For one glorious sixty-second span near the end of their new album 'Monster,' Kiss once again (and finally) earn the title of "the hottest band in the land." But what about the other 42 minutes?

The magic moment happens during the album's penultimate track, 'Take Me Down Below,' which features a primal, rhythmic riff that sounds more like early AC/DC than anything in the Kiss catalog.

Smack dab in the middle of a typically outlandish Gene Simmons-sung tale of sexual conquest on the high seas (set during last year's Kiss Kruise, perhaps?), his longtime bandmate Paul Stanley suddenly jumps in to take the lead for a spell.

Now the two have shared vocals on a few tracks in the past, most notably on 'Shout it Out Loud.' But for some reason this appearance comes as a particularly exciting surprise, and shows that time hasn't left the band behind. In fact, the "Starchild" comes off a bit like a hip-hop star who's just chomping at the bit to spit a verse on a hot beat one of his peers cooked up.

Stanley makes the most of his time, strutting like a peacock over Eric Singer's thunderous drum rolls while gleefully dropping elevator-and cruise-related double-entendres that would make even a young David Lee Roth blush.

It's outlandishly fun, and if nothing else on 'Monster' quite hits that height -- or stands much of a chance of earning a spot on the band's setlists past the tour in support of the album -- there's still much to admire and enjoy here.

Let's start with the second single, 'Long Way Down,' which finds Stanley confidently treading into swirling, almost psychedelic territory. The song may be more of a kick for existing fans than something that will create new ones. But its clever use of  T-Rex and Led Zeppelin riffs shows the often-forgotten depth of the band's influences and suggests that more sophisticated music may yet be coming from our facepainted heroes in the future.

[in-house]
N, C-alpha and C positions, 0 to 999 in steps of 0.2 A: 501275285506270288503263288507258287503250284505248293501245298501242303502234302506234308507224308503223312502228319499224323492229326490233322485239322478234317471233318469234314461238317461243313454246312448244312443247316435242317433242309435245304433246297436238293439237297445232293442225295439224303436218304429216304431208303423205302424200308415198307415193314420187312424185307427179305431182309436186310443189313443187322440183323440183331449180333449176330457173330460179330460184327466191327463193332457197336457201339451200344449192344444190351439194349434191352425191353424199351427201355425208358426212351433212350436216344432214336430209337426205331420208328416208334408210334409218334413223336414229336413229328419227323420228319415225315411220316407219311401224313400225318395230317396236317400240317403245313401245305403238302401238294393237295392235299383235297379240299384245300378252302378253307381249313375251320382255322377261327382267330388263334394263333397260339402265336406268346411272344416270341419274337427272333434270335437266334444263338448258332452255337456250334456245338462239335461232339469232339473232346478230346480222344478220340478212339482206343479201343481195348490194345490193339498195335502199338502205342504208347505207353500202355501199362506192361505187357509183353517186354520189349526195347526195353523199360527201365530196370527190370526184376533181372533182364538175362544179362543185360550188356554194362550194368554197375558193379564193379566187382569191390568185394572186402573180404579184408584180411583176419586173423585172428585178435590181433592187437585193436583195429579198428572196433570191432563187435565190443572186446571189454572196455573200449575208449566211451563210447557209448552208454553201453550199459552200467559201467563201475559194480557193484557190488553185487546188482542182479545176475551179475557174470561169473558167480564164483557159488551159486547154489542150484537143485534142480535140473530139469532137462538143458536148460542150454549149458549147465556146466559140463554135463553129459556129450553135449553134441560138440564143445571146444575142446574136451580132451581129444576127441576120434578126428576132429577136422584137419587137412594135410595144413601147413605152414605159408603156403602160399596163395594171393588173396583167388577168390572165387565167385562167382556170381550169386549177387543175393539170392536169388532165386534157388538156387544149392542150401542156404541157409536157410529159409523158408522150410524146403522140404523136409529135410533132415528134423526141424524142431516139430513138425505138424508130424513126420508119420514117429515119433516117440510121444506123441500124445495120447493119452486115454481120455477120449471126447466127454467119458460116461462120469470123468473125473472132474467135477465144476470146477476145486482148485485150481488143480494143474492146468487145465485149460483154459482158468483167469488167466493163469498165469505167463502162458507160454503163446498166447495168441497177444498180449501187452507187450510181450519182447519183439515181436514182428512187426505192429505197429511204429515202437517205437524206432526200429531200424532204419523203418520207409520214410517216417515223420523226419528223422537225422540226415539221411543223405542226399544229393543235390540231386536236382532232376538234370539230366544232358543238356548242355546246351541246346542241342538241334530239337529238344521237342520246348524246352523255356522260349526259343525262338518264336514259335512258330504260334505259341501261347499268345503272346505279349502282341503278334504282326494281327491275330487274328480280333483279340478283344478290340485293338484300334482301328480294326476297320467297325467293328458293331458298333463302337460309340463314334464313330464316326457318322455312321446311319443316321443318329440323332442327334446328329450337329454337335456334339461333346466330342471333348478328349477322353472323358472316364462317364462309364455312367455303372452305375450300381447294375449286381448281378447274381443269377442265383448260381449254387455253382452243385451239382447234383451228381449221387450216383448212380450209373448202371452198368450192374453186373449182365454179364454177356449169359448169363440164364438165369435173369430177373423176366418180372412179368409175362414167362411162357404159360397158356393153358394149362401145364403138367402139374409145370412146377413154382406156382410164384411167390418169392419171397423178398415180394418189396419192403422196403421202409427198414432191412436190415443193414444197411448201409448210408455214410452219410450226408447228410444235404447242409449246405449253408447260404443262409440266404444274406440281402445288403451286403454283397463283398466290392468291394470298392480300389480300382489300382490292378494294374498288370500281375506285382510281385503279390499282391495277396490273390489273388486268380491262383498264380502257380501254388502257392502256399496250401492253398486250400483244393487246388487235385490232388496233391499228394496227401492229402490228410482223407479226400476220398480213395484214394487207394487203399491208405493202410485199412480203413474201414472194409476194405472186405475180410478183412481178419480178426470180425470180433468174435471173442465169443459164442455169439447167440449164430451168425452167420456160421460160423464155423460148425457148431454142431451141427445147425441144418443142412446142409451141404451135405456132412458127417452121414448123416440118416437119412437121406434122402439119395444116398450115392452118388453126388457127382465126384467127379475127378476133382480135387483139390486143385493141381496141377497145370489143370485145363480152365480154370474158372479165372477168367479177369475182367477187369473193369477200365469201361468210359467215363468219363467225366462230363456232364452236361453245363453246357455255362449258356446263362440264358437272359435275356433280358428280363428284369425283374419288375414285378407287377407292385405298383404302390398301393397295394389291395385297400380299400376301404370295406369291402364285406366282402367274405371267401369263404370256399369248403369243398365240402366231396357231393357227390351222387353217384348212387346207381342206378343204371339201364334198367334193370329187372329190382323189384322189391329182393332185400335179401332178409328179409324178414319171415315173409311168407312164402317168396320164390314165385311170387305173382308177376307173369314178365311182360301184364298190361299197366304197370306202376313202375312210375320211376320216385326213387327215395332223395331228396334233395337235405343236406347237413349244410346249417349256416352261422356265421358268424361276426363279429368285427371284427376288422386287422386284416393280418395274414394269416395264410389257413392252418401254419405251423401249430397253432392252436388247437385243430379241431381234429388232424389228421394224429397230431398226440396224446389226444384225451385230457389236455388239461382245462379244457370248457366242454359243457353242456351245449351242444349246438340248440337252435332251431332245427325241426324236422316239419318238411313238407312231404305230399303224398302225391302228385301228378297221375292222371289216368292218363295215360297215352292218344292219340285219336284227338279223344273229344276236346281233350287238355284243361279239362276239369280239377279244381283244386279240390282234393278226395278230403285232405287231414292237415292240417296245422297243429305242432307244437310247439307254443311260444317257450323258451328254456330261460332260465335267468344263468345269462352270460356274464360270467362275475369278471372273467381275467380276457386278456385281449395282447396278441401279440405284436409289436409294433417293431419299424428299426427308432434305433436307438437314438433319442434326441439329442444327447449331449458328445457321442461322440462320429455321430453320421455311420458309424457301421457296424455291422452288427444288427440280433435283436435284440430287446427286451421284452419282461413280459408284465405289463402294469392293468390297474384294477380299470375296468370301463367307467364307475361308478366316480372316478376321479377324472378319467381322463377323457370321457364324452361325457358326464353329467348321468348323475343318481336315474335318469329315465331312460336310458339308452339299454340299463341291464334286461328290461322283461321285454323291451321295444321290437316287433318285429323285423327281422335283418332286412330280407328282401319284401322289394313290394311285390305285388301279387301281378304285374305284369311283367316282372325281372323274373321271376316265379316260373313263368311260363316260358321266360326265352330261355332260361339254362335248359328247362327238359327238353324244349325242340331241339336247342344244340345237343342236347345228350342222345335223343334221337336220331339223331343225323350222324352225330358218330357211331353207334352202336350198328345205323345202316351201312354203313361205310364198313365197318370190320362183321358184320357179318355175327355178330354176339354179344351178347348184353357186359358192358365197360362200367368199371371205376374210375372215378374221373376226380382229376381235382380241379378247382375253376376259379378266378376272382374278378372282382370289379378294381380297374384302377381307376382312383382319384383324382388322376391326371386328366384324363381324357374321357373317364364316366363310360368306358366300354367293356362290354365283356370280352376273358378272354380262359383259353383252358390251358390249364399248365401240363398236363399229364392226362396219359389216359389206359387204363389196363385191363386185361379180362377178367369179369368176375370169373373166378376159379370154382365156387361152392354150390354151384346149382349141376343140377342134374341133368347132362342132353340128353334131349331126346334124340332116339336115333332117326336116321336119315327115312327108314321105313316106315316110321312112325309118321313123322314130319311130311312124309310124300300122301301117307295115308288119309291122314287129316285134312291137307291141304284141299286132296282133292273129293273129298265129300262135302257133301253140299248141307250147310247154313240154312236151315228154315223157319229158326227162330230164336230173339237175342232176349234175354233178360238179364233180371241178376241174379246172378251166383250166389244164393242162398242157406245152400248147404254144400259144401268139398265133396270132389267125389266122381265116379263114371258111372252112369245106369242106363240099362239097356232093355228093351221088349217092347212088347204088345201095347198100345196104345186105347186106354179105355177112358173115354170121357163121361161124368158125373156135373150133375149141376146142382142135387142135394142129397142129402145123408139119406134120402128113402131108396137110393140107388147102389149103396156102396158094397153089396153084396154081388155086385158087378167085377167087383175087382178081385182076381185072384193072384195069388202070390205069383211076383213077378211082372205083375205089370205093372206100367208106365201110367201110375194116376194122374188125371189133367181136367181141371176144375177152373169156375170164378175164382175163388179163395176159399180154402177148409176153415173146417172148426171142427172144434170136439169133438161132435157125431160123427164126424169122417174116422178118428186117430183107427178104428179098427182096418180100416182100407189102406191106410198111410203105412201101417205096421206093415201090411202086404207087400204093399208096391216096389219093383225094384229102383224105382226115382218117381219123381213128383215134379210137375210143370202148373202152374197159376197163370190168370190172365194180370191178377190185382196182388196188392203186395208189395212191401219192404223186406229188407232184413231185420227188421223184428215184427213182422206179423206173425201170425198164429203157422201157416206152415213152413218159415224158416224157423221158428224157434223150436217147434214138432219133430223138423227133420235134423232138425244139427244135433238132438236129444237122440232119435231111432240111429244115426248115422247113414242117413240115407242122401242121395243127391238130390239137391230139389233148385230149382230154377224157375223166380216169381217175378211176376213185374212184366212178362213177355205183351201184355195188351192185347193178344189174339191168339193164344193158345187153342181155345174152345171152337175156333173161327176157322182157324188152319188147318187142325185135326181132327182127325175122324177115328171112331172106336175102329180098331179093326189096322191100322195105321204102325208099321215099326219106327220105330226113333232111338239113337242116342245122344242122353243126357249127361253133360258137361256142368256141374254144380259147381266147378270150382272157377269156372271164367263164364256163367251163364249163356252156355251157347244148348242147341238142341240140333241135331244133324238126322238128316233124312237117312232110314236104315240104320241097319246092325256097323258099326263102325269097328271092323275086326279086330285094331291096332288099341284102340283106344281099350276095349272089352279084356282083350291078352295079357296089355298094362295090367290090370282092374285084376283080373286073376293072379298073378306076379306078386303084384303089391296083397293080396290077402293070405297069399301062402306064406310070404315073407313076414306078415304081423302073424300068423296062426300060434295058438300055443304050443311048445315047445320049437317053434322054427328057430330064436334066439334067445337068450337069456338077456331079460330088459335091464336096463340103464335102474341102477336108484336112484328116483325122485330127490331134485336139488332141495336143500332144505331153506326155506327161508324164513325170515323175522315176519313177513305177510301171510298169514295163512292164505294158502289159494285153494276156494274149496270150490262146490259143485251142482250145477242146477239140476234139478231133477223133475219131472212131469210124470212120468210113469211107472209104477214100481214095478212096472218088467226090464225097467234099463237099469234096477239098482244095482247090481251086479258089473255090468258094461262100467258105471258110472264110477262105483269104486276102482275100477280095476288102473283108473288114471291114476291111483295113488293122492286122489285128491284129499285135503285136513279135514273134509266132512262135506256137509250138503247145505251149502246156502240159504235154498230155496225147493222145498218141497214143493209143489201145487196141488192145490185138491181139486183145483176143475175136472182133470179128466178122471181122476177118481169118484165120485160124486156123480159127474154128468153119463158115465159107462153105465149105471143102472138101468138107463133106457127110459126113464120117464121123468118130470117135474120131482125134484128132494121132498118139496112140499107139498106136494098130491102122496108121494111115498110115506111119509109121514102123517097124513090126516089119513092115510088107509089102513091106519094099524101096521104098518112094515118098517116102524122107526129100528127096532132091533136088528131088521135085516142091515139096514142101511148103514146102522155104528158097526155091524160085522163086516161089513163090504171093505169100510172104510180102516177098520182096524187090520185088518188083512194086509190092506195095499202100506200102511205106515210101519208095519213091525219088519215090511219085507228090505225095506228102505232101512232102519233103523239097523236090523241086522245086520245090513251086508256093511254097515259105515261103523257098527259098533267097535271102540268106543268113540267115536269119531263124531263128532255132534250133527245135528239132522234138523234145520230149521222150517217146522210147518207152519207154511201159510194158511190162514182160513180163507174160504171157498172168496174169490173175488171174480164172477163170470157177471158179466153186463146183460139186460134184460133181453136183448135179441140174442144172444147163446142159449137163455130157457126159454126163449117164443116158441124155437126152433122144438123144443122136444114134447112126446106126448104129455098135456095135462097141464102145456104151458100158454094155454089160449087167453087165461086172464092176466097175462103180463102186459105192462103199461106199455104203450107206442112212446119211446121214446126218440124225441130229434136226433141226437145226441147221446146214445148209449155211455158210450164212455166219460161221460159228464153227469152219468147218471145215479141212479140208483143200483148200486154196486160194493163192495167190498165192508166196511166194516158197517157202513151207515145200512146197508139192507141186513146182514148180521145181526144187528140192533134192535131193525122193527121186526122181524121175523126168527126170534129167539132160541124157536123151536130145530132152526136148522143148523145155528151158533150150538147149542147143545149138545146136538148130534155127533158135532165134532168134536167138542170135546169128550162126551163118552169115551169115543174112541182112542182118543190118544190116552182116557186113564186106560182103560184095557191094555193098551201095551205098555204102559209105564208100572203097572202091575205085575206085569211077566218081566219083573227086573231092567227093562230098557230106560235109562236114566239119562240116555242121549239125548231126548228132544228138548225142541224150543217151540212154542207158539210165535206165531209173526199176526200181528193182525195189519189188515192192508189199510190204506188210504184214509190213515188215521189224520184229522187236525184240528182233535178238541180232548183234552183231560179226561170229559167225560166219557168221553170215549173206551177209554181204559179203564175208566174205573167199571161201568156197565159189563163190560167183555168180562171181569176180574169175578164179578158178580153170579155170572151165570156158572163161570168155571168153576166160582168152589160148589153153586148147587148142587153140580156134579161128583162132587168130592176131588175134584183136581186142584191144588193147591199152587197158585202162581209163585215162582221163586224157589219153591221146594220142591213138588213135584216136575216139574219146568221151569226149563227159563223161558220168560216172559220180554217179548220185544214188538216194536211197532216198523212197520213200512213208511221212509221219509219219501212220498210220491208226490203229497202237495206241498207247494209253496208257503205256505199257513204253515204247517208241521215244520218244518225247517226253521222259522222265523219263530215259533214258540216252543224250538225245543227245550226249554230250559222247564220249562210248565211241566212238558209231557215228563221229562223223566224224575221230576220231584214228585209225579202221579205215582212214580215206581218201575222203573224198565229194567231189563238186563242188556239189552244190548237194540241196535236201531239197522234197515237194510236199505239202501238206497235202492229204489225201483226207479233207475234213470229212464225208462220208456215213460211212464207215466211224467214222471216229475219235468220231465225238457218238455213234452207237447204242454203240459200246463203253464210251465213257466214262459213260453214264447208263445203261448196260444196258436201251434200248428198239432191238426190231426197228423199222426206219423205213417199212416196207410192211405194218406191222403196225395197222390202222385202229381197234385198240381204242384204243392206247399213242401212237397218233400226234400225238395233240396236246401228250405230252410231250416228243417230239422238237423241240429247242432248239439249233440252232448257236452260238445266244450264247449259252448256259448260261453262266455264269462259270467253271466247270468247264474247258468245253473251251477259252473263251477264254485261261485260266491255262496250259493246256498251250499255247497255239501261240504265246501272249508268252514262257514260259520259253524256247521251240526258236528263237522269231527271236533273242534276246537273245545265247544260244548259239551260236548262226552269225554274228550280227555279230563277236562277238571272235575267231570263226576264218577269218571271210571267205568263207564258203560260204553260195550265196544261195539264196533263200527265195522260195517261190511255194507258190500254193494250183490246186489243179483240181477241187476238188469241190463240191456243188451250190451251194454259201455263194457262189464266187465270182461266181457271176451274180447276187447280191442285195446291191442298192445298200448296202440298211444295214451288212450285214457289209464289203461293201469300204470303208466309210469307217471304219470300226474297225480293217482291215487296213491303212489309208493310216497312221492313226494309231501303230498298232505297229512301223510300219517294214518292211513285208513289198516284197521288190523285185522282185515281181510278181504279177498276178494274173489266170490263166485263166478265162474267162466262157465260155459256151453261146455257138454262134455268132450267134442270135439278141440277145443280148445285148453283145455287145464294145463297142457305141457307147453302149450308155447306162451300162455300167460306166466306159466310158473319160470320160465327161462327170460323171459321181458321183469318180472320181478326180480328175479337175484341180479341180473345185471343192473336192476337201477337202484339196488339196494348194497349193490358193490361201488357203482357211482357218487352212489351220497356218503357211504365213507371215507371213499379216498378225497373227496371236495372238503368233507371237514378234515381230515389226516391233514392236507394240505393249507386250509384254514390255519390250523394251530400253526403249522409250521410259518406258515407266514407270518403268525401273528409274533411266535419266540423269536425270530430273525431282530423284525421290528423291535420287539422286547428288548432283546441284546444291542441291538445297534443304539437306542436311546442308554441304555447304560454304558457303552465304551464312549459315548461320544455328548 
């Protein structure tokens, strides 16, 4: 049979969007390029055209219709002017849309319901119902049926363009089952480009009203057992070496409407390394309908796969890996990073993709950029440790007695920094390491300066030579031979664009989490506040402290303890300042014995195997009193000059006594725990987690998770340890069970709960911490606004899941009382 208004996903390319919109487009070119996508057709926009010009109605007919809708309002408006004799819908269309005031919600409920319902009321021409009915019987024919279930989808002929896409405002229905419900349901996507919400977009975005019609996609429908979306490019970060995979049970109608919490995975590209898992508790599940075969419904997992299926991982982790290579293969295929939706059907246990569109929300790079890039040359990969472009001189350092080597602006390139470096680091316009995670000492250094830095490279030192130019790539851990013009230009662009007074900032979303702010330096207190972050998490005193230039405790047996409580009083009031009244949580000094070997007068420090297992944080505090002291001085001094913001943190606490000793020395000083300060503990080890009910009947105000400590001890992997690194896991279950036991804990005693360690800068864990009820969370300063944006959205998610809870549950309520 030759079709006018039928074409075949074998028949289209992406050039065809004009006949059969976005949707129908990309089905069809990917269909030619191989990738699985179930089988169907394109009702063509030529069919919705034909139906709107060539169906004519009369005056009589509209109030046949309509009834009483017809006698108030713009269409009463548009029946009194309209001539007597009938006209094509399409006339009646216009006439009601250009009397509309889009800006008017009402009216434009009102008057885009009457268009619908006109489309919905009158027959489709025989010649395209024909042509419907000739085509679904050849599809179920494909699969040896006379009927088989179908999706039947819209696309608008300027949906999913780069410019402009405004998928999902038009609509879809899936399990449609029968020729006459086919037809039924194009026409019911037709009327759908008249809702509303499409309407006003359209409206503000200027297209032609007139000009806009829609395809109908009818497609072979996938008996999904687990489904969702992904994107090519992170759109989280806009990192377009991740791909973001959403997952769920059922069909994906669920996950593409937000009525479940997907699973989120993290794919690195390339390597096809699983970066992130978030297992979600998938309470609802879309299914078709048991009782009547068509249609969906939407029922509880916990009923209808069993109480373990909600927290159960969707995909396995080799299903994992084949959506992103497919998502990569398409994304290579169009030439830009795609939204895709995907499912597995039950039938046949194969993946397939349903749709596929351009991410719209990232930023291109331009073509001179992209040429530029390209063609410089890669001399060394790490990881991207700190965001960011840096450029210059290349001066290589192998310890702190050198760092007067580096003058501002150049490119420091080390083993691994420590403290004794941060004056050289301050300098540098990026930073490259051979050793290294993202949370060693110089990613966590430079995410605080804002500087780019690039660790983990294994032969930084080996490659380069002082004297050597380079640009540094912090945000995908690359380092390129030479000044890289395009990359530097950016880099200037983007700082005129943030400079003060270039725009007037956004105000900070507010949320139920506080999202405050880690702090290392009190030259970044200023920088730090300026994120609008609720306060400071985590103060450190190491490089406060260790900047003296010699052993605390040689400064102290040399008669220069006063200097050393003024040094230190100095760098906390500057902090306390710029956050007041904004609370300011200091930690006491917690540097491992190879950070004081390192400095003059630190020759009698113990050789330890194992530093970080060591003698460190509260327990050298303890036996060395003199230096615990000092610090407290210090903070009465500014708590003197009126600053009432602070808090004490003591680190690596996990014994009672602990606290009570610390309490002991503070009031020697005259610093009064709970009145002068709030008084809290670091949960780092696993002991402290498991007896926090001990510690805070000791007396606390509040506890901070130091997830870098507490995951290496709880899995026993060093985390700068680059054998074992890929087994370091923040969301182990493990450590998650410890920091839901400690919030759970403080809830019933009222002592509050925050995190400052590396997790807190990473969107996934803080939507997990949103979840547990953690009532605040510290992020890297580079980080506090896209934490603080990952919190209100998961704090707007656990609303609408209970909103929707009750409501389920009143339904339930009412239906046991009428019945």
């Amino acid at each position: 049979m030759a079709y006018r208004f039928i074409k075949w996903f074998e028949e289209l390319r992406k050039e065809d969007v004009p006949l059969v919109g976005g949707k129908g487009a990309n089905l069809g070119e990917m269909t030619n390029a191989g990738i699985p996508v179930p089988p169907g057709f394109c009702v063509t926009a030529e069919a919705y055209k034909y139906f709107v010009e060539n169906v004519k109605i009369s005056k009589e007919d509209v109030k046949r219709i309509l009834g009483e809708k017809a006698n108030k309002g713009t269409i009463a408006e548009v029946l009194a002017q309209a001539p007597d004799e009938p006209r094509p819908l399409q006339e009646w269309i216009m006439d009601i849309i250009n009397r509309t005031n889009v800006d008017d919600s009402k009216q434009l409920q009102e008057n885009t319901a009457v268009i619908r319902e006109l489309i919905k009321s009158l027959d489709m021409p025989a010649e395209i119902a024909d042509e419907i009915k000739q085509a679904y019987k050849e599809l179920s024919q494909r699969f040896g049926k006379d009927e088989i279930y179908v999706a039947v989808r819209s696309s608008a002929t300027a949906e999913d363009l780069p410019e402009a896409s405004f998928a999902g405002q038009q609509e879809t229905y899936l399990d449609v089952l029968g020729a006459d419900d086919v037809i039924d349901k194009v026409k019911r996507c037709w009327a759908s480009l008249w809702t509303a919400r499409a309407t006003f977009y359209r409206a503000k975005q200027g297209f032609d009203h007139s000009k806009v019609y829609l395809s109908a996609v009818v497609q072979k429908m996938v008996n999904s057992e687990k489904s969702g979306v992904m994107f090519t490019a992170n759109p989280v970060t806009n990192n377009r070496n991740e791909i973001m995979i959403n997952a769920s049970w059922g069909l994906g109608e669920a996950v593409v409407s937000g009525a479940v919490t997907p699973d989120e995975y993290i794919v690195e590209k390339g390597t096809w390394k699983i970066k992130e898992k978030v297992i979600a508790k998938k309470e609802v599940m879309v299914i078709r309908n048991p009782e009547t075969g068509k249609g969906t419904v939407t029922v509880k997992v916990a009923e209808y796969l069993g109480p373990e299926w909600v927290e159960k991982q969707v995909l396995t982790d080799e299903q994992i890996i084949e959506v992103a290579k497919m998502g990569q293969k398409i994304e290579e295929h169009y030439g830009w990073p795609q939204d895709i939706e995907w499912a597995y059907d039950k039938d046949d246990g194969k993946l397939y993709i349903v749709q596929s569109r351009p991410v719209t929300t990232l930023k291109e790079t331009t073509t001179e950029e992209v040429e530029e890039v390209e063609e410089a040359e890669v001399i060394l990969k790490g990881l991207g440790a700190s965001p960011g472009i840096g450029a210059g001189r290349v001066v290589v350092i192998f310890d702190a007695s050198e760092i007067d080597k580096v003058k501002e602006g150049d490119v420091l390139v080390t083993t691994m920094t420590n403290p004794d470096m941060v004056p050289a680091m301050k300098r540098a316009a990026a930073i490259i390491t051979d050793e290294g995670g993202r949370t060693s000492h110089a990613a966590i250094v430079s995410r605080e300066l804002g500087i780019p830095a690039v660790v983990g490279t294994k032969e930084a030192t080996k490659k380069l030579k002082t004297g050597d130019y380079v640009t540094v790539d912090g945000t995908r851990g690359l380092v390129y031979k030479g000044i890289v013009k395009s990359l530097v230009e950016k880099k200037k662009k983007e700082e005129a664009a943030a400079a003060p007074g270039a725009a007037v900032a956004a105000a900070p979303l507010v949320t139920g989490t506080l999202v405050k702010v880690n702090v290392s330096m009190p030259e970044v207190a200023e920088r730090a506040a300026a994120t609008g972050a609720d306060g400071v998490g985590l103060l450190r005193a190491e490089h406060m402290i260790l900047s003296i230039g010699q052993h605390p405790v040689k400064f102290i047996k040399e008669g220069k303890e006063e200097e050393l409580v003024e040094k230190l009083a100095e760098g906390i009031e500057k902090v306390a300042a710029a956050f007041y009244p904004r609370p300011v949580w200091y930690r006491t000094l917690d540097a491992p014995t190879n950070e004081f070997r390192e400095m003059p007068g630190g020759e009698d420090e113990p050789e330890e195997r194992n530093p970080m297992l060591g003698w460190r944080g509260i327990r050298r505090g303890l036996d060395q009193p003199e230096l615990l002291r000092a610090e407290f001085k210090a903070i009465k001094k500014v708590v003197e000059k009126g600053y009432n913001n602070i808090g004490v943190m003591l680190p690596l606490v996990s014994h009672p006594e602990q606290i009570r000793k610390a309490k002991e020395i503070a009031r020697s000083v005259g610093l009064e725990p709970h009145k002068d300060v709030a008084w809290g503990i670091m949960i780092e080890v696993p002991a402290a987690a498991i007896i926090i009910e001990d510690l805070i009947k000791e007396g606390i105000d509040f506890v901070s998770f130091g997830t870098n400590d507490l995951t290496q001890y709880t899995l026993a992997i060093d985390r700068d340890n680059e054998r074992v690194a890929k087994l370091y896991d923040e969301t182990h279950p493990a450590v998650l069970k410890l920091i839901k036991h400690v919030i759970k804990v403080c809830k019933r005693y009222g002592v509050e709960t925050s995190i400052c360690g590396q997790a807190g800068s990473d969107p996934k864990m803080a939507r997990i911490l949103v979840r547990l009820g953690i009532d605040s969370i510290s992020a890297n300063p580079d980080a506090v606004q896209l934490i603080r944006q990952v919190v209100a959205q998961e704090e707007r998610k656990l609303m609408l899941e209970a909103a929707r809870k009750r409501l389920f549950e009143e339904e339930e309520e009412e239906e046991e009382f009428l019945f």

Other highlights on 'Monster' -- which could most simply be described as a heavier, slightly more complex sequel to their 2009 retro-leaning studio comeback 'Sonic Boom' -- include the a capella opening segment of the cowbell-heavy 'Eat Your Heart Out' and the Stones-ish "whoo whoo"s in the chorus of the soulful 'Shout Mercy.'

All four members are in fine form throughout; with Simmons in particularly nasty spirits on 'The Devil is Me,' lead guitarist Tommy Thayer perfectly in "Spaceman" character on 'Outta This World,' and Singer channeling his inner cat on 'All For the Love of Rock and Roll,' which, if you're feeling generous, could be imagined as the 11th track on 1976's 'Rock and Roll Over.'

So, to answer our own question: yes, given that you go into it with the proper expectations, 'Monster' is more than a worthy addition to Kiss's recorded oeuvre.


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